Did you know that the highest source of antioxidants in the average American diet is coffee? How could that be? It is because coffee is a bean. And you've probably heard that chocolate is being praised for being extraordinarily high in antioxidants with significant cardio-protective effects. How could that be? It is because cocoa is a bean. Beans are not only non-atherogenic, they are anti-atherogenic. The phytonutrients in beans serve to prevent and dissolve arterial plaques.
And in regard to diabetes, beans have a stellar effect. Although they are high in carbohydrates, beans have a stabilizing effect on blood sugar. By switching patients from animal products to vegetables and beans, Dr. Fuhrman is often able to get type 2 diabetics off medication. The same is true for hypertensives.
And as for obesity, forget about it. Beans are slenderizing. Dr. Fuhrman puts obese patients on his bean/vegetable/berry diet, and their body fat falls off about as quickly as if they they were fasting.
And, we've seen many cases like this. I remember during the Whitewater scandal during the Clinton years that Susan McDougall got jailed for refusing to cooperate with the Special Prosecutor. She spent several months in prison. And when she got out, weighing 35 pounds less, she told reporters that, while incarcerated, she lived on vegetables and beans. And she looked good too.
Beans are high in protein- the highest of any plant food. And the quality of bean protein is such that pea protein is now being offered as a protein supplement for bodybuilders. Beans are high in minerals including calcium, magnesium, iron, and more, and notwithstanding their phytic acid content, beans support good mineral status. It's been shown repeatedly that bean-eating populations have healthier bones and teeth than dairy-eating populations. My dentist tells me that my teeth are doing great, and I avoid dairy completely and eat beans.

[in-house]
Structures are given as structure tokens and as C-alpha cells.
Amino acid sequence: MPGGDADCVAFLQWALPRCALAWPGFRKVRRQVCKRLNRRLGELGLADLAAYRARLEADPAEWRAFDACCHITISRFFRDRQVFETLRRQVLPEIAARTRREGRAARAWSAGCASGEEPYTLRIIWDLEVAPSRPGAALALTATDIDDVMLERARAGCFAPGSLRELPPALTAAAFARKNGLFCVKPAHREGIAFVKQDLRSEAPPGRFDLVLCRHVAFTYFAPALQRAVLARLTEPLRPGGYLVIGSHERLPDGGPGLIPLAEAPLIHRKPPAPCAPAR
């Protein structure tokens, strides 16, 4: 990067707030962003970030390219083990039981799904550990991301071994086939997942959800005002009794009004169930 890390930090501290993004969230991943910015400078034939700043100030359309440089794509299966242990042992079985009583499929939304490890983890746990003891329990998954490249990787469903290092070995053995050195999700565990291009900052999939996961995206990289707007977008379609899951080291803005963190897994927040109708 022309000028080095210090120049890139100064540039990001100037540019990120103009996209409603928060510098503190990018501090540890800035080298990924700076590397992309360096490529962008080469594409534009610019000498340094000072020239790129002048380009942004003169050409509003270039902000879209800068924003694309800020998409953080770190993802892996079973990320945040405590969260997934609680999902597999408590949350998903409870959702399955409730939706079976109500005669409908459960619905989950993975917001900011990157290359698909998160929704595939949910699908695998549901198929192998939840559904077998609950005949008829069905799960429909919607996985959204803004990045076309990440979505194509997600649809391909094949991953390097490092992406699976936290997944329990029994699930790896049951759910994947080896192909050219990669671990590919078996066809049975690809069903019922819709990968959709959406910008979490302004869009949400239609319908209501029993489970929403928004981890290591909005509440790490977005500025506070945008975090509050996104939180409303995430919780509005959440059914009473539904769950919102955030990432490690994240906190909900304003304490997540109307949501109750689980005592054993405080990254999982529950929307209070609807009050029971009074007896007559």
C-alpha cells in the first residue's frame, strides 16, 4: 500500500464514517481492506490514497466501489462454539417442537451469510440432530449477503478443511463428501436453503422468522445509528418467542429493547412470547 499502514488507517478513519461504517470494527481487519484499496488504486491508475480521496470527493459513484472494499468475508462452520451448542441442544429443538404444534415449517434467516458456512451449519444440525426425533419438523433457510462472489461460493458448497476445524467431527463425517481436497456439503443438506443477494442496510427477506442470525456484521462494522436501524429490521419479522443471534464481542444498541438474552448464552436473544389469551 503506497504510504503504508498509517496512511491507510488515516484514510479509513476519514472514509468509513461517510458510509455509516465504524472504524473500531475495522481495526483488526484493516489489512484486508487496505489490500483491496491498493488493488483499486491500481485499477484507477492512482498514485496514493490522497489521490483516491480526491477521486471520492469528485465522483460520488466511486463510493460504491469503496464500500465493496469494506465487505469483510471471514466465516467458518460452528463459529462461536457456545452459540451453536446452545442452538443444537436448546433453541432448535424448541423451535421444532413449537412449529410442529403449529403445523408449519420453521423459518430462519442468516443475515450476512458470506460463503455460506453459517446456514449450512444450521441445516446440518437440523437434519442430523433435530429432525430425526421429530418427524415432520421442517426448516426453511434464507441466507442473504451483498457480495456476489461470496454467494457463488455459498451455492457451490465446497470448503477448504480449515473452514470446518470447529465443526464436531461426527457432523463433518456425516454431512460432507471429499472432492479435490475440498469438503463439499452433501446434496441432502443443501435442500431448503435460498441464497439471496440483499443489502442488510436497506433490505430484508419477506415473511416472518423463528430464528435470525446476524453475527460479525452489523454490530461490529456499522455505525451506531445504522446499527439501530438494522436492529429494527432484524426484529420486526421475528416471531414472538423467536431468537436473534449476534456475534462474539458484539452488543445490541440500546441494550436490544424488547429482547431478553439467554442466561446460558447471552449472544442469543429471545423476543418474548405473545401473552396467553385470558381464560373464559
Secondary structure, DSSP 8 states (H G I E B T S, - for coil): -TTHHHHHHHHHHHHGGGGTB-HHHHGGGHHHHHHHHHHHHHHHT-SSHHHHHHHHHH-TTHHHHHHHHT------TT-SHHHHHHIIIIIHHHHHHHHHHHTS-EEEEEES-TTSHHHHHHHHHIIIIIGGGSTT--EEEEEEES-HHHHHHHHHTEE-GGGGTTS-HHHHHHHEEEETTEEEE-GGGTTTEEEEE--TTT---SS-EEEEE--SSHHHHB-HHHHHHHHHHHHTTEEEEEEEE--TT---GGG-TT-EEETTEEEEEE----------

The fiber in beans is soluble fiber, similar to the pectin in fruits, and it is considered to be athero-protective. It has been shown to have a very favorable effect on blood lipids.
The carotenoids in the outer skins of beans are very beneficial, and that's why richly colored beans are superior to white beans- not that there is anything wrong with eating white beans. But yes, if you have a choice between red kidney beans or white kidney beans, you're better off having the red ones. By the way, a very wonderful and delicious bean is the anasazi, which was named after the Anasazi people of the American Southwest. The anasazi bean is mutli-colored with a purple cast, and when cooked it has a creamy texture and a mild, sweet flavor. And they cook pretty fast too. Unfortunately, they are not widely available, but you can find them, including online.
The bottom line is that beans belong in a healthy diet, and there is a very wide and broad concensus about that- in Mainstream Medicine, in Alternative Medicine, and in organizations of dieticians and nutritionists spanning the globe. So, I say, don't let a handful of individuals with a radical agenda and a lot of internet savvy sway you. Eat your beans! I do, and I do so often.